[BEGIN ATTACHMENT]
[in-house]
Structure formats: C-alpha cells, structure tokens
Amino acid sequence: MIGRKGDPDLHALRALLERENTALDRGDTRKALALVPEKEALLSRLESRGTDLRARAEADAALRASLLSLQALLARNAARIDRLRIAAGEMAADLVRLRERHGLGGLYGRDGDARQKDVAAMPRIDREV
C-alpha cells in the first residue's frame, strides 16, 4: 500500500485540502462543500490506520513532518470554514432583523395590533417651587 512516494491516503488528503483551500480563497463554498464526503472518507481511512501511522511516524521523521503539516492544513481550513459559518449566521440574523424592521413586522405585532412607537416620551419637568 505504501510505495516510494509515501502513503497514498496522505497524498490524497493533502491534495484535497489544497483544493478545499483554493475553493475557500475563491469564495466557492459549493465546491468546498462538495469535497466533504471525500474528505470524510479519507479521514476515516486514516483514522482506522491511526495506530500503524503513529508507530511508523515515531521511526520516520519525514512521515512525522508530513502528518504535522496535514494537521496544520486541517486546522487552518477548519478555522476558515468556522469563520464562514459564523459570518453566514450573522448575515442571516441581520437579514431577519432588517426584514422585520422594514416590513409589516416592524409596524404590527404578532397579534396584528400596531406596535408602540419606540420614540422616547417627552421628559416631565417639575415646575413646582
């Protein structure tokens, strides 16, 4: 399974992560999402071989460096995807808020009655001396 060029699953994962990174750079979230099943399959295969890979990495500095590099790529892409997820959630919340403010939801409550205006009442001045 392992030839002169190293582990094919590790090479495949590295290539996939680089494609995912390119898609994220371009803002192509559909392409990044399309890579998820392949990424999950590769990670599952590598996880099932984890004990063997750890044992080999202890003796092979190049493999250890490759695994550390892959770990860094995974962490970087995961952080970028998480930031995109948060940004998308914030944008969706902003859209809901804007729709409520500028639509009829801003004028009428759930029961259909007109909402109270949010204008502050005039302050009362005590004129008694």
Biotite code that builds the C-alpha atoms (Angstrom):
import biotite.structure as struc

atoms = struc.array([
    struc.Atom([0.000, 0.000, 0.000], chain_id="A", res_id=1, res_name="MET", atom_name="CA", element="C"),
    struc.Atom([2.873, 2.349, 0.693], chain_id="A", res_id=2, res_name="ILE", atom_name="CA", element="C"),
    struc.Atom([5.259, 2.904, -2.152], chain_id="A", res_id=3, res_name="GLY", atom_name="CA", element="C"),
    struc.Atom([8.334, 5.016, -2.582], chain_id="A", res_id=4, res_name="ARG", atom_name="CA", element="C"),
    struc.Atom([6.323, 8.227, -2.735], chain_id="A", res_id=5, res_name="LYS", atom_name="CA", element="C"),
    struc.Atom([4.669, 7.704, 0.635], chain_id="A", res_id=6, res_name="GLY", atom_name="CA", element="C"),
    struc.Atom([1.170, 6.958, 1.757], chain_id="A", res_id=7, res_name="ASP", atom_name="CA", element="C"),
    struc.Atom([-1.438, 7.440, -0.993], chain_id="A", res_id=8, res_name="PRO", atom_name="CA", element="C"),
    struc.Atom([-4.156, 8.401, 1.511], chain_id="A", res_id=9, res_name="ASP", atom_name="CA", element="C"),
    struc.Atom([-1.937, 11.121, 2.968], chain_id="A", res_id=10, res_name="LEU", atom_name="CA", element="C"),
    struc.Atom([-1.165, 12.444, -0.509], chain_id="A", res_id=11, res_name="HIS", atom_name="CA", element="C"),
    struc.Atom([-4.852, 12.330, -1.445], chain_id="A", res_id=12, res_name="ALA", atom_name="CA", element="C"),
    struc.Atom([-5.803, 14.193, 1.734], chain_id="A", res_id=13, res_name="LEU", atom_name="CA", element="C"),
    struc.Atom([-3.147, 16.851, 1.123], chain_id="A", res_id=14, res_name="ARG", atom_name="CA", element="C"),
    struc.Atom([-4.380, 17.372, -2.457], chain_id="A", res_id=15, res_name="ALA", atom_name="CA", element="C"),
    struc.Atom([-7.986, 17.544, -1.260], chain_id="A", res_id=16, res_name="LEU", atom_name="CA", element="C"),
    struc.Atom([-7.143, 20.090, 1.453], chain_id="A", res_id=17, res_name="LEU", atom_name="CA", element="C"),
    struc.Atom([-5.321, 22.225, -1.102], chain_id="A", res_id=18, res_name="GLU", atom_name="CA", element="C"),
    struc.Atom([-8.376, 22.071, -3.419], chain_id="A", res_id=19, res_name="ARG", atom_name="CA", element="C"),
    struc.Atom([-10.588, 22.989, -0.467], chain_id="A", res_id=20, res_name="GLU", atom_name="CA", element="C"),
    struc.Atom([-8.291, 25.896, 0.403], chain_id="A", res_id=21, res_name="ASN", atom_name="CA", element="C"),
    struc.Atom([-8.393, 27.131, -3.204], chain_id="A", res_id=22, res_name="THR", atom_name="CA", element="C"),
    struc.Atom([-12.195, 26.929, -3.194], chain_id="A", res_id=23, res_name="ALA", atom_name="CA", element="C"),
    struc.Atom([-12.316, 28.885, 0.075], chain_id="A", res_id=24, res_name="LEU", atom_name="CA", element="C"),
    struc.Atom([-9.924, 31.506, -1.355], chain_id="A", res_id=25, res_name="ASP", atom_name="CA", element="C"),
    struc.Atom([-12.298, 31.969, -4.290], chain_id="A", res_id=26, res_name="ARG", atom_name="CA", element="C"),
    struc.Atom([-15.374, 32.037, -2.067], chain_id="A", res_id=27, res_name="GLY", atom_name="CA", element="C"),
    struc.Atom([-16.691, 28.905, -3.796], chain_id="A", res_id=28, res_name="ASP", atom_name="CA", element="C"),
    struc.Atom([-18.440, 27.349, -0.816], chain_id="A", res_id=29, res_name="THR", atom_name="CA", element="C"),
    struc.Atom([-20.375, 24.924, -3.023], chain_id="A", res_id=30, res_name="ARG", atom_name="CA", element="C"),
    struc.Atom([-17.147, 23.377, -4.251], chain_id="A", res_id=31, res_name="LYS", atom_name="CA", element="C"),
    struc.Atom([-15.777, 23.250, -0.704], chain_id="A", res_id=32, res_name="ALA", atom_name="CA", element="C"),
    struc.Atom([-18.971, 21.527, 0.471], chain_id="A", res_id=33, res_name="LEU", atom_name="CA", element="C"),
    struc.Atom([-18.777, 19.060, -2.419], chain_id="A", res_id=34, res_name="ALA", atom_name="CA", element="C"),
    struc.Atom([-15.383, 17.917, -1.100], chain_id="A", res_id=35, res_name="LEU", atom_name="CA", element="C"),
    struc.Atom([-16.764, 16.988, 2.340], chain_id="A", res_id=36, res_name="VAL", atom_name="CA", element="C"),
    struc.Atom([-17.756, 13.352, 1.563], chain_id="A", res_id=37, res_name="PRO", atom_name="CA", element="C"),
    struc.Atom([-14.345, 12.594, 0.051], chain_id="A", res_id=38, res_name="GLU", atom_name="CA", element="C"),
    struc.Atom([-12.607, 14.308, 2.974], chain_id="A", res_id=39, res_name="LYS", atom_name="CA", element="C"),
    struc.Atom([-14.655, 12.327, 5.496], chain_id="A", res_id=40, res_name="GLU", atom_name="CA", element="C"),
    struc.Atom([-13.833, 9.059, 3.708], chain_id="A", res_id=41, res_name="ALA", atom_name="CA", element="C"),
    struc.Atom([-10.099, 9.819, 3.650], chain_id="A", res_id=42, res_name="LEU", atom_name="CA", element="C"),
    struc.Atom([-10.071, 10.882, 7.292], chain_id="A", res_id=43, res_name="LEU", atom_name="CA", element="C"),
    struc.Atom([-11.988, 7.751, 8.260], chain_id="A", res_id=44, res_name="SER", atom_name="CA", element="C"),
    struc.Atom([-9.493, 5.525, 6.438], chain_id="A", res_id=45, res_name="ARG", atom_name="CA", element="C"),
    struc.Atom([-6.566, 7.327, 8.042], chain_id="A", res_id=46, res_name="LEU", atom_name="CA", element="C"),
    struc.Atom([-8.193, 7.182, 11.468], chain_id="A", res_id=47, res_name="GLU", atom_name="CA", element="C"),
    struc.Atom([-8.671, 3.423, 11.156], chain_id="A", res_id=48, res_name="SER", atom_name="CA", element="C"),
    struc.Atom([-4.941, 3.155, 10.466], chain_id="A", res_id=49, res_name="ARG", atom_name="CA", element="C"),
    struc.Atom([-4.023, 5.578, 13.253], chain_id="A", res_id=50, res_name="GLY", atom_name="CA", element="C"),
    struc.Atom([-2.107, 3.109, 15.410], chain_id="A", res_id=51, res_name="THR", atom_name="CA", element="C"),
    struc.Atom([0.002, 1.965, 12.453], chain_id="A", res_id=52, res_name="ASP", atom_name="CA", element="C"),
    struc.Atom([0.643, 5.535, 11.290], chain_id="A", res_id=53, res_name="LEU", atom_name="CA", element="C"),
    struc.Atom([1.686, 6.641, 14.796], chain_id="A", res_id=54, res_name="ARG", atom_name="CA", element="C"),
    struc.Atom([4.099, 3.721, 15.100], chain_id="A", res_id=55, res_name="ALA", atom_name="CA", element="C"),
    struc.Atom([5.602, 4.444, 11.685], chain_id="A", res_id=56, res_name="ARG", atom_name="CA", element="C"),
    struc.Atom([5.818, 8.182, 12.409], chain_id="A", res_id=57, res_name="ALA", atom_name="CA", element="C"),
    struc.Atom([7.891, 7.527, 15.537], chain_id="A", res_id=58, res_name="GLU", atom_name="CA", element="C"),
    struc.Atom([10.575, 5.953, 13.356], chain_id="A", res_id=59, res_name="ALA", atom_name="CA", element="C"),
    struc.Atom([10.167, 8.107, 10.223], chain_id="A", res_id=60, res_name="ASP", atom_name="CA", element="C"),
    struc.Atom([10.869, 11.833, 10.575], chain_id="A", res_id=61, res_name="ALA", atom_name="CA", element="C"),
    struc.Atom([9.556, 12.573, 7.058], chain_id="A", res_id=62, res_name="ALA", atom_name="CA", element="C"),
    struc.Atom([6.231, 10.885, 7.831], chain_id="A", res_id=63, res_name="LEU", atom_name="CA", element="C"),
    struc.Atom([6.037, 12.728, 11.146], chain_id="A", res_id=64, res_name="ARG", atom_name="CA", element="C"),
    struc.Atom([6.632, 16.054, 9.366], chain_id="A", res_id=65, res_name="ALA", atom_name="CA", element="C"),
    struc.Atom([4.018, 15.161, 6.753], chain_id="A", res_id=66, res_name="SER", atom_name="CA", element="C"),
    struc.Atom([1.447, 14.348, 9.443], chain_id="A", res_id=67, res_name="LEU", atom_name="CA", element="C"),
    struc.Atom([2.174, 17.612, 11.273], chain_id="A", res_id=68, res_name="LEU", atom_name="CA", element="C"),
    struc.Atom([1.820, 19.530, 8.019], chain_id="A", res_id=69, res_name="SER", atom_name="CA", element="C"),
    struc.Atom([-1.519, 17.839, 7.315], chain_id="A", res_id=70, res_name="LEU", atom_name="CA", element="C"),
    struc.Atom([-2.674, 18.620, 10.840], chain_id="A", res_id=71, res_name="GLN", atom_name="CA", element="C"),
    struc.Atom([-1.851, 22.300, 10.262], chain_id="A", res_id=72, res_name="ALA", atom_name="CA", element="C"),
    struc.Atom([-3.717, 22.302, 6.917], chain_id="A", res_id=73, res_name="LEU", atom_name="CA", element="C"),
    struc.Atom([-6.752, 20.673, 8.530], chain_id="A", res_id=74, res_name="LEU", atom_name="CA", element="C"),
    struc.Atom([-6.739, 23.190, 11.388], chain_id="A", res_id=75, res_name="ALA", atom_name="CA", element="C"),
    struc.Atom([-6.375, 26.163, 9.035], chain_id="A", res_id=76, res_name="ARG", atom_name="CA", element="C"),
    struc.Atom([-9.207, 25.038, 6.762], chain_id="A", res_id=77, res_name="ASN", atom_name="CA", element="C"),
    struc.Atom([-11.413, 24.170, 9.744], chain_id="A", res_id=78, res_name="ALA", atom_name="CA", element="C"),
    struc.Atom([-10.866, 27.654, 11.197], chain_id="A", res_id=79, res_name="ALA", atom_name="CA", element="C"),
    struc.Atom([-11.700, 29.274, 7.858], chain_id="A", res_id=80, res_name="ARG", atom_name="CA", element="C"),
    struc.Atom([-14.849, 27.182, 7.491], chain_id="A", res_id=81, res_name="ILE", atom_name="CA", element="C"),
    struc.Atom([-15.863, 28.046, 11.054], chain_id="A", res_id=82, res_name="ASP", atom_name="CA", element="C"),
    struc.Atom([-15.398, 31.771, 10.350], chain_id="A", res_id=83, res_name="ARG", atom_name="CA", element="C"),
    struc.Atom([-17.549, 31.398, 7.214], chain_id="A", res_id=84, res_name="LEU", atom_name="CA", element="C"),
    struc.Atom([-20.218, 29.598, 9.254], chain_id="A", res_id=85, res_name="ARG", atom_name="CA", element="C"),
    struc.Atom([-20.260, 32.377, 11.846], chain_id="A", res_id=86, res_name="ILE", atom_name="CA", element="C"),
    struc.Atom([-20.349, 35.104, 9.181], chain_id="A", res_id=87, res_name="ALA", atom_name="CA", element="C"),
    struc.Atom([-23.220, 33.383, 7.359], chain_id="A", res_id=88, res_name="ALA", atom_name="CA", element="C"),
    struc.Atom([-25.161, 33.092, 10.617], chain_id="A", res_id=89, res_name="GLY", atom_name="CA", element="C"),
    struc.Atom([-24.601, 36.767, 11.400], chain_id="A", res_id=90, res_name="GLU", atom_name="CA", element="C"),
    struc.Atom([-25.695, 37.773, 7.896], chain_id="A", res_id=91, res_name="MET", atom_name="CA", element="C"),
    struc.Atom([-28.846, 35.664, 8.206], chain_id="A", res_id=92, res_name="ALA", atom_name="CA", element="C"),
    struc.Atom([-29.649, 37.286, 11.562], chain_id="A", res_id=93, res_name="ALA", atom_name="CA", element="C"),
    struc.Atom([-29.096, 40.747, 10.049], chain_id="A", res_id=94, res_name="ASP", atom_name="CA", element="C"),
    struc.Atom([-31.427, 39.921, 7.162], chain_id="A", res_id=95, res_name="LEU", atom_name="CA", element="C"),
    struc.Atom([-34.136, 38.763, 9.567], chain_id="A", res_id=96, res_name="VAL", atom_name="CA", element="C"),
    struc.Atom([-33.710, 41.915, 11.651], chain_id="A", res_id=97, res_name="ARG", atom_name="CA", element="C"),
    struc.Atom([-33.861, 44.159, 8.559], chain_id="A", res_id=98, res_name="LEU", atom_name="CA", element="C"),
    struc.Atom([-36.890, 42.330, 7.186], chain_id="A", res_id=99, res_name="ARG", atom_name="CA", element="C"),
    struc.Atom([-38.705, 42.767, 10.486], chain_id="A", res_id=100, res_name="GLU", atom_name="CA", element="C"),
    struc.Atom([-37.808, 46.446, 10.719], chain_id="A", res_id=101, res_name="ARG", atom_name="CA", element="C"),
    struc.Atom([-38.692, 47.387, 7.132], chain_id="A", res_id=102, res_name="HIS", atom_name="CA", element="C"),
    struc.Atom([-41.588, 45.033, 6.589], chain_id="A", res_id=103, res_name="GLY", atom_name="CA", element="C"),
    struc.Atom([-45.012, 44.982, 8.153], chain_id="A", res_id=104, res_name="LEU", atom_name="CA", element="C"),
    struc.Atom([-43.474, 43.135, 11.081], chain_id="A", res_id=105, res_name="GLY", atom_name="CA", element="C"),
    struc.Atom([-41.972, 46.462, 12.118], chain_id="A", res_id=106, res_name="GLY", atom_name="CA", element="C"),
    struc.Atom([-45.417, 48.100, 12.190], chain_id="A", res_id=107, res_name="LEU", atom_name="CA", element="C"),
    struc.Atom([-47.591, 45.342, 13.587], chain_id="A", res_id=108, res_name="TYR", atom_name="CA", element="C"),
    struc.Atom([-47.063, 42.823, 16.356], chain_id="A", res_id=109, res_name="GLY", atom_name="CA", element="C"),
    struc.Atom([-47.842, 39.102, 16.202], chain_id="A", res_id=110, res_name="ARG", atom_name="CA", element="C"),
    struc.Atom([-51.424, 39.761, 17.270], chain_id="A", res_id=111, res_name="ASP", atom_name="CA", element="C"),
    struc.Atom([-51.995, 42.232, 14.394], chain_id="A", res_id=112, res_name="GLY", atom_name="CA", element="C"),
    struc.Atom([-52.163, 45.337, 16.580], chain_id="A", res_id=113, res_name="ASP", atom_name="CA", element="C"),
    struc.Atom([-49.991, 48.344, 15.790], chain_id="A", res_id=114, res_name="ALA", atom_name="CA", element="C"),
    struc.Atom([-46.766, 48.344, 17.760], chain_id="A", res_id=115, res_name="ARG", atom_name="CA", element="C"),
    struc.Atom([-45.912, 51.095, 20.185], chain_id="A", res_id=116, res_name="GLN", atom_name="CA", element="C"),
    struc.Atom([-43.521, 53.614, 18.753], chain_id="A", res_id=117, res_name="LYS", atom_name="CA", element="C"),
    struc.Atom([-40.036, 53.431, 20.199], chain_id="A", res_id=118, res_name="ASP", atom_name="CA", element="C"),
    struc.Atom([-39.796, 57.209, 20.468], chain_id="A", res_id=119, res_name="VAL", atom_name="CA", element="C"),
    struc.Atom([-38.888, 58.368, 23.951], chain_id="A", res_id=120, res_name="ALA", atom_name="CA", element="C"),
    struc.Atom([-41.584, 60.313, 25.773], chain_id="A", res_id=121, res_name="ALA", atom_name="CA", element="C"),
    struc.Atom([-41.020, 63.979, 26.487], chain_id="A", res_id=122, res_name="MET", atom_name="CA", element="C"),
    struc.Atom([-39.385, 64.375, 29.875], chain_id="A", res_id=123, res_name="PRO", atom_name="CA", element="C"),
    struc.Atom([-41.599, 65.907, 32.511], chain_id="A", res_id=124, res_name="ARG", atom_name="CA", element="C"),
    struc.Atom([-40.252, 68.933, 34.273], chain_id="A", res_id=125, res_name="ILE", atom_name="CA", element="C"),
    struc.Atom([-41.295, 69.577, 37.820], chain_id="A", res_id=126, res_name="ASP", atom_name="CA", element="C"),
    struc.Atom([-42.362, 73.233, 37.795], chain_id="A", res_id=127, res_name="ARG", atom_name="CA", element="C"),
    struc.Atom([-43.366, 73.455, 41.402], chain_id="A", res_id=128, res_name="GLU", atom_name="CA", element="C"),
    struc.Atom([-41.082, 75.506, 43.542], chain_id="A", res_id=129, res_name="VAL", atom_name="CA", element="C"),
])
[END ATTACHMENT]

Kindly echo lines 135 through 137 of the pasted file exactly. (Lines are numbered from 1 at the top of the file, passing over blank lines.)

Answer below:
    struc.Atom([-42.362, 73.233, 37.795], chain_id="A", res_id=127, res_name="ARG", atom_name="CA", element="C"),
    struc.Atom([-43.366, 73.455, 41.402], chain_id="A", res_id=128, res_name="GLU", atom_name="CA", element="C"),
    struc.Atom([-41.082, 75.506, 43.542], chain_id="A", res_id=129, res_name="VAL", atom_name="CA", element="C"),